earl0101 avatar image
earl0101 asked

Why is the multiplus not utilizing a generator fully?

Recently I purchased a small Honda generator with Bluetooth (this allows one to monitor output) to support use of an air conditioner. The generator feeds into the multiplus which then feeds the circuit panel with one breaker dedicated to the air conditioner. The generator is rated to a steady state value of 15A*.

When the batteries are at 100% this works as expected and the generator consistently produces ~1600 VA. This appears to be close to what the air conditioner needs with both the fan and compressor on.

However, when the batteries are as some lower level, say 50%, this doesn't happen in steady state! Initially, yes, the generator produces ~1600 VA. but that doesn't not last too long. In one case it maintained ~1600VA for an initial 10 min or so but then it suddenly reduced to some lower level (~1400 VA) even though the air conditioner was running fully! With insufficient generator output the Multi pulled from the battery to meet the air conditioner demand which I learned after the fact. A very undesirable situation, particularly when the battery is already at a low SOC!!!

In the case where I caught this happening I used the Digital Multi Control Panel to turn the multi to "charge only" for a few seconds and then back to fully on. I found doing so caused the situation to somehow reset and the generator went back to producing ~1600VA temporarily.

Obviously, what is desired (and what the manual suggests) is that the multi itself keeps the generator at maximum output and any extra energy above the current usage is used to recharge the batteries (i.e. when the compressor cycles off).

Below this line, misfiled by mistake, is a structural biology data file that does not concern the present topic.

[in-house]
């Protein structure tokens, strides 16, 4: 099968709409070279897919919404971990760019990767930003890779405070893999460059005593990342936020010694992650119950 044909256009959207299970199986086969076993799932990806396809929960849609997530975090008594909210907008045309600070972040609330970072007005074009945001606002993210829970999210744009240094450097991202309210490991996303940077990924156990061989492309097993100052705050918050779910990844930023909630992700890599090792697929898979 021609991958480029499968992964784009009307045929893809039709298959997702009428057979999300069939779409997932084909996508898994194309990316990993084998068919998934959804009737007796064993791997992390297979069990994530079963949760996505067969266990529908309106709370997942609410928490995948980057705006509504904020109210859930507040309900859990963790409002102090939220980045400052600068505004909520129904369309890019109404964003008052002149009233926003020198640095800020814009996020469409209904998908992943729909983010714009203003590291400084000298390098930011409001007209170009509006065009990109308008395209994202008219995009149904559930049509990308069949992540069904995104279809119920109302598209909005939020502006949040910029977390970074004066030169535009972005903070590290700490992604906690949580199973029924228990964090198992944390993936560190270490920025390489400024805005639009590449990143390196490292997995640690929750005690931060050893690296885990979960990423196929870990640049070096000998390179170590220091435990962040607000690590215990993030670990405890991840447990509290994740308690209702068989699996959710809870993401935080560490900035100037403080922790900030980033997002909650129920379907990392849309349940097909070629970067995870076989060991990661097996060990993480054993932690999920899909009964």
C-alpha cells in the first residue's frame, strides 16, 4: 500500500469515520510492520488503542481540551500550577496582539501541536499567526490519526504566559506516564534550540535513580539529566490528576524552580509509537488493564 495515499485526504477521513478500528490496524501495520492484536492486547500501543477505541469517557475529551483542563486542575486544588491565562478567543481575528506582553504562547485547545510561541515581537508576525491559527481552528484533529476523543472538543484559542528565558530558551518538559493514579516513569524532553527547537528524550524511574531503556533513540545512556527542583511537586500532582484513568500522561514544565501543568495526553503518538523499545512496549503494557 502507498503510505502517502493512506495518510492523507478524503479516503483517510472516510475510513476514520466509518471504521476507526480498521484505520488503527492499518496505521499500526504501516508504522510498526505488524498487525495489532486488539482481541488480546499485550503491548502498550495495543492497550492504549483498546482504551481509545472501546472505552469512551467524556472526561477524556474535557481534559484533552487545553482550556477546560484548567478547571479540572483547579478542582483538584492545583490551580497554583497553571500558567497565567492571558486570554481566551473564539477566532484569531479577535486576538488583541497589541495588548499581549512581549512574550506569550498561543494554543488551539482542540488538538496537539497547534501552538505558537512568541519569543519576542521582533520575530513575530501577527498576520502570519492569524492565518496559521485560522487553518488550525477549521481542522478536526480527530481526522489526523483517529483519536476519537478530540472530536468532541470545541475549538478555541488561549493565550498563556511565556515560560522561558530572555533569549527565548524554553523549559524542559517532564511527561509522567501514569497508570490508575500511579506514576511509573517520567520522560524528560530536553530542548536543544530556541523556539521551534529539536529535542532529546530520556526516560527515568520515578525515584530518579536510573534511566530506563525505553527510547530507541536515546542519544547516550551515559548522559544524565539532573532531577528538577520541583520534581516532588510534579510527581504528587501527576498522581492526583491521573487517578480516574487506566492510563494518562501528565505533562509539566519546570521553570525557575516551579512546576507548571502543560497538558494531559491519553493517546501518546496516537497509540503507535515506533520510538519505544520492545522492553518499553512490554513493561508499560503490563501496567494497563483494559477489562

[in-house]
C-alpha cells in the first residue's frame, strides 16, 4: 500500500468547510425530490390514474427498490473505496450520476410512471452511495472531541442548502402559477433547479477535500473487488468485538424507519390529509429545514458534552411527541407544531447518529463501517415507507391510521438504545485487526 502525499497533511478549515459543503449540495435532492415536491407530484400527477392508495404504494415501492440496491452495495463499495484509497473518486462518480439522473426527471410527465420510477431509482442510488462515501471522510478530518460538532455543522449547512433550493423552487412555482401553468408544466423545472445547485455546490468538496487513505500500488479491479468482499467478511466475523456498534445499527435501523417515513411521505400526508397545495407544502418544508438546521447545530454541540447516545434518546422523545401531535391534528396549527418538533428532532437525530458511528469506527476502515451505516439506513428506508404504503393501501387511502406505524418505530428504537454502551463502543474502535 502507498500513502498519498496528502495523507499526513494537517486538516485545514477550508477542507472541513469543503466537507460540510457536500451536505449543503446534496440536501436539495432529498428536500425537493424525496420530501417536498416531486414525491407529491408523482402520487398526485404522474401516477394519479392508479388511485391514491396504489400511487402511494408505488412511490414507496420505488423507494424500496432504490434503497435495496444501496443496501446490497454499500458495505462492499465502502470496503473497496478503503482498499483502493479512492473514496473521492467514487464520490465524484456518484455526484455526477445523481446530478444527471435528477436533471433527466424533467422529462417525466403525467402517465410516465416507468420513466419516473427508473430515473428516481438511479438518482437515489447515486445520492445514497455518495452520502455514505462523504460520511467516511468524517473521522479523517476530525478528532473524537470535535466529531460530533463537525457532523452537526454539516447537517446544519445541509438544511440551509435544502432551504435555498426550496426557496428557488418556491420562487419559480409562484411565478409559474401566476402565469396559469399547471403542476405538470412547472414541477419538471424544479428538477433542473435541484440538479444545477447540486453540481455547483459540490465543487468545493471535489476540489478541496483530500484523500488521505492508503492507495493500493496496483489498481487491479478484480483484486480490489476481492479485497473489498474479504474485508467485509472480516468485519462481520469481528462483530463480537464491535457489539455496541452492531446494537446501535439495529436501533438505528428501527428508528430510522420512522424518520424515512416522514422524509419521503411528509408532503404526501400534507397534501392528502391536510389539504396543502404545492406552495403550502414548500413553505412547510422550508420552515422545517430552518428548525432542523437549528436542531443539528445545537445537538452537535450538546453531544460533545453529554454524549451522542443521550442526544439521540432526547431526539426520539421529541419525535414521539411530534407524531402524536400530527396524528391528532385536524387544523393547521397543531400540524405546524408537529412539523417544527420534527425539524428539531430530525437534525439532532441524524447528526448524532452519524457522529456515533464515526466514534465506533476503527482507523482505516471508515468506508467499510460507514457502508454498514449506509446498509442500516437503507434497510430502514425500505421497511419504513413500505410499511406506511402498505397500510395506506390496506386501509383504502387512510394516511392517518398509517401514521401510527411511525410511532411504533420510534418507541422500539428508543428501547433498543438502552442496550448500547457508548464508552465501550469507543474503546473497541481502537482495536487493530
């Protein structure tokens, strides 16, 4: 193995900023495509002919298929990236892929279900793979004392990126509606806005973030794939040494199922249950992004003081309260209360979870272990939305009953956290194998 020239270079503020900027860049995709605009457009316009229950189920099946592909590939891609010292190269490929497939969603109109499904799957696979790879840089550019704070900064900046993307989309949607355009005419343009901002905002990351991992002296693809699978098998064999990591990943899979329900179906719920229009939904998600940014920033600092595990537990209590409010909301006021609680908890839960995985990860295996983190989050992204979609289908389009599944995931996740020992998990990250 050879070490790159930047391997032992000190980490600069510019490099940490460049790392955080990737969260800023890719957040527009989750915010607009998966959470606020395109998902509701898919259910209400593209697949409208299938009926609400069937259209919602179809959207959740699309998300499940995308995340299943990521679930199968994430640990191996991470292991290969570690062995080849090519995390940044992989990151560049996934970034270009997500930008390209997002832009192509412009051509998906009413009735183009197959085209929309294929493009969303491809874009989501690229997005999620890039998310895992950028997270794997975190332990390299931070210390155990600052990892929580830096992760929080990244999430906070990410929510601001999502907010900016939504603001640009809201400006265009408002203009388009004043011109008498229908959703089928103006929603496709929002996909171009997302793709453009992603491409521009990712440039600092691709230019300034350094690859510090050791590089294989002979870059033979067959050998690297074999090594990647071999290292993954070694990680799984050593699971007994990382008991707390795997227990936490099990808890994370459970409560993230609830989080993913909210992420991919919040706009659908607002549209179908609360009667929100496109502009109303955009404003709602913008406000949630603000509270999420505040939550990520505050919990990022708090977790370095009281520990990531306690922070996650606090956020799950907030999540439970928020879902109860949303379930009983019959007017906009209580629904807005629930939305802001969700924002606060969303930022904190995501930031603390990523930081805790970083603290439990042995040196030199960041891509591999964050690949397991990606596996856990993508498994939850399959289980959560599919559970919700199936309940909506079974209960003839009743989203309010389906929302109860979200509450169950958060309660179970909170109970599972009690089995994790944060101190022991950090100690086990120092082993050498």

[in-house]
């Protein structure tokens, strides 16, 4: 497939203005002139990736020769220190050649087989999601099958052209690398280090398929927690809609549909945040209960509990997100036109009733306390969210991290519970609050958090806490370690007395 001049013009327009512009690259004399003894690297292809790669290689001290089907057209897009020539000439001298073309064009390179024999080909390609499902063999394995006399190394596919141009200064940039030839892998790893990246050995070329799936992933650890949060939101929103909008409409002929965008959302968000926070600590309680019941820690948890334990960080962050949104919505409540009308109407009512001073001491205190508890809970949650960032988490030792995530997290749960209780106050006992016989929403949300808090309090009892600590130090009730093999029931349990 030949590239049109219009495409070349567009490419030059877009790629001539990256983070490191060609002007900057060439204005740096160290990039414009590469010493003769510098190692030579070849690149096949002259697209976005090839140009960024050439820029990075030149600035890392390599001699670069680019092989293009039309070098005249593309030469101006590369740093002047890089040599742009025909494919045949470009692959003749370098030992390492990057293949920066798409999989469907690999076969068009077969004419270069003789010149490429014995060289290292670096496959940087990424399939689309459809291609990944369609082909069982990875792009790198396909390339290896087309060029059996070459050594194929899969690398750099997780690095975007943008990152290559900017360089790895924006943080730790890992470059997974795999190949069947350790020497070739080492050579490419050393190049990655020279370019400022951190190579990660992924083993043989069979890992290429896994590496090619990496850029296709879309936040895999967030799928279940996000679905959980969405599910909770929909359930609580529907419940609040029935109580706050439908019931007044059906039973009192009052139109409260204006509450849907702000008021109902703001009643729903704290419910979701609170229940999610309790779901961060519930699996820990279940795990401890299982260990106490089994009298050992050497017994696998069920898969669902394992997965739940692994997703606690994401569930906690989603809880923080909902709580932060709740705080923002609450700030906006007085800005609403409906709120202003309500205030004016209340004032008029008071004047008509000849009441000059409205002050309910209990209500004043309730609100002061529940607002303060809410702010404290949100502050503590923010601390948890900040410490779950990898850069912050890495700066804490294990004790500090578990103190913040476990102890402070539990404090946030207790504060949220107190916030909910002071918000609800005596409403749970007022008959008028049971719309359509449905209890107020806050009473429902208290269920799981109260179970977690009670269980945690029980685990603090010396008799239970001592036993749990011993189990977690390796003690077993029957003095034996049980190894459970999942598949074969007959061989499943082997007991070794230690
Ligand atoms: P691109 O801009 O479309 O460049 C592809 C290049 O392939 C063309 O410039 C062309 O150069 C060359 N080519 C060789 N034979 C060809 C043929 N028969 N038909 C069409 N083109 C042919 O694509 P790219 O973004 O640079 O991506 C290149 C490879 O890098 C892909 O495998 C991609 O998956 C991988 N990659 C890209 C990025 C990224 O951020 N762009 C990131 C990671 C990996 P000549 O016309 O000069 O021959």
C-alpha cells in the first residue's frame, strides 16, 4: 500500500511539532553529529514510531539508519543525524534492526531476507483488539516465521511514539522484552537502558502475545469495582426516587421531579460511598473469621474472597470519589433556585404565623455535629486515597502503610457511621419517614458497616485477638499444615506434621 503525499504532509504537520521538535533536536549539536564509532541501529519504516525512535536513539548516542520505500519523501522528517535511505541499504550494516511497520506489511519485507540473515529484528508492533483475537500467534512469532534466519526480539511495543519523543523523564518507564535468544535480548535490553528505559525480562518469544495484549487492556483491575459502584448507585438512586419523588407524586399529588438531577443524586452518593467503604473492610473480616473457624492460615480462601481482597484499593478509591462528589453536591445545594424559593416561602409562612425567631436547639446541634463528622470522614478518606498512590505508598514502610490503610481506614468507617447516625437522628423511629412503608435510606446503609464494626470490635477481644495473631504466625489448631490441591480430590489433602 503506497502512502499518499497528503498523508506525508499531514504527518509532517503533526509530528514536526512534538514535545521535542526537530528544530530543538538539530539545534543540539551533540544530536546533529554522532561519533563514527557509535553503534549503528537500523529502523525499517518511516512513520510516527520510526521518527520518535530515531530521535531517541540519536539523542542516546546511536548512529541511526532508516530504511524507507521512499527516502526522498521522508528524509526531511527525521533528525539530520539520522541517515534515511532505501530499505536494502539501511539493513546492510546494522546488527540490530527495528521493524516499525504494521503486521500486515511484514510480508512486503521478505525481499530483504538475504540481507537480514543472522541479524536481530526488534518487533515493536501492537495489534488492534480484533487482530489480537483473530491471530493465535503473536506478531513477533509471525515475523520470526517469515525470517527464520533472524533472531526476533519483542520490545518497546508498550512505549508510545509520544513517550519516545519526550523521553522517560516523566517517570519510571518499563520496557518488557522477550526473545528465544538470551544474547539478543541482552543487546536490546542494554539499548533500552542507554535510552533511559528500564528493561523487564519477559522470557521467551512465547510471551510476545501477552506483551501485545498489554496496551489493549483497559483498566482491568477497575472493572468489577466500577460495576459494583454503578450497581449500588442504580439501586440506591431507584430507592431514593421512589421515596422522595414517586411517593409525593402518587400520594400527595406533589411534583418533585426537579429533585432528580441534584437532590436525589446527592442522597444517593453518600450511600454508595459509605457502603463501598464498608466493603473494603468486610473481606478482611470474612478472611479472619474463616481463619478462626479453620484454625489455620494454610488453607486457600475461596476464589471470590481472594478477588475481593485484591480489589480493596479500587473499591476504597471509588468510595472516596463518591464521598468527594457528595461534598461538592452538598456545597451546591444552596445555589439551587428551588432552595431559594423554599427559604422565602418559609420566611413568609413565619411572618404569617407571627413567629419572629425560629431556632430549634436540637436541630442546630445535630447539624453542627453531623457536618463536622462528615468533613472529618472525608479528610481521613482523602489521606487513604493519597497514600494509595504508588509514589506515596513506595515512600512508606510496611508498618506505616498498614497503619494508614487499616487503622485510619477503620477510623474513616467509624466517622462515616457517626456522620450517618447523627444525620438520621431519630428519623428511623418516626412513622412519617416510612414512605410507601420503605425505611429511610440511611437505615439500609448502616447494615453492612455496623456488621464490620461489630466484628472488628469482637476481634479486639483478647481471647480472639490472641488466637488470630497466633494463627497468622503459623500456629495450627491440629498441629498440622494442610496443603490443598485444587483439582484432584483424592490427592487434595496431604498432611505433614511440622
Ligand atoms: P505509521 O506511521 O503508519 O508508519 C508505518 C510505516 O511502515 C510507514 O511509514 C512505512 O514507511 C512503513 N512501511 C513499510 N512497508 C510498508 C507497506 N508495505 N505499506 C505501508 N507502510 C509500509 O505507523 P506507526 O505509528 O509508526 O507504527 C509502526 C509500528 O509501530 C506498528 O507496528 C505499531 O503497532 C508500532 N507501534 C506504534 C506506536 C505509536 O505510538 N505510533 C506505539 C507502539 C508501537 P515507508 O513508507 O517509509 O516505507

What is going on here? How do I prevent this behavior going forward? I'd like to be able to trust that the generator is utilized to it's maximum and no power is unnecessarily taken from the battery.

* Note: I am using a Digital Multi Control Panel which is set to a current limit of 16A. After some experimenting I found this value prevents the generator from overloading and shutting off.

** To get around this issue I did consider using the Multi Auxiliary AC output. However, I hesitate to wire this directly to the air conditioner as that would bypass the distribution panel and the 20A breaker protecting the wire to the AC. I don't have space for another box to house a separate breaker.

2022.05.10 MultiPlus configuration.pdf

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Matthias Lange - DE avatar image Matthias Lange - DE ♦ commented ·
What batteries and capacity?
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earl0101 avatar image earl0101 commented ·

Hi Matthias,

Batteries are the Lion Safari UT 1300 -- four 105 Ah Lithium Phosphate Batteries in parallel so ~420Ah. According to the Lion technical person I talked to, they can be charged at 100A each. That is, 400A total but I've never tested that.

The generator is a Honda EU 2200i. I checked and the steady state power rating is 1800VA with 2000VA peak! With less than 100% batteries remaining the goal is to have the Multiplus running the generator at a constant 1800VA with any unused power going to charge the battery.

The battery bank is connected to the Multi using ~4' of 4/0 AWG cable (rated at 440 Amps). Within the bank, the batteries themselves are chained (positive at one end and negative at other end) in parallel with 2/0 cable.

Air conditioner is wired with a soft start box.

Note from the attached configurations file that UPS function is ON and dynamic current limit is OFF. However, I have not experienced any issues with the generator dropping out... it is just reducing power output.

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3 Answers
kevgermany avatar image
kevgermany answered ·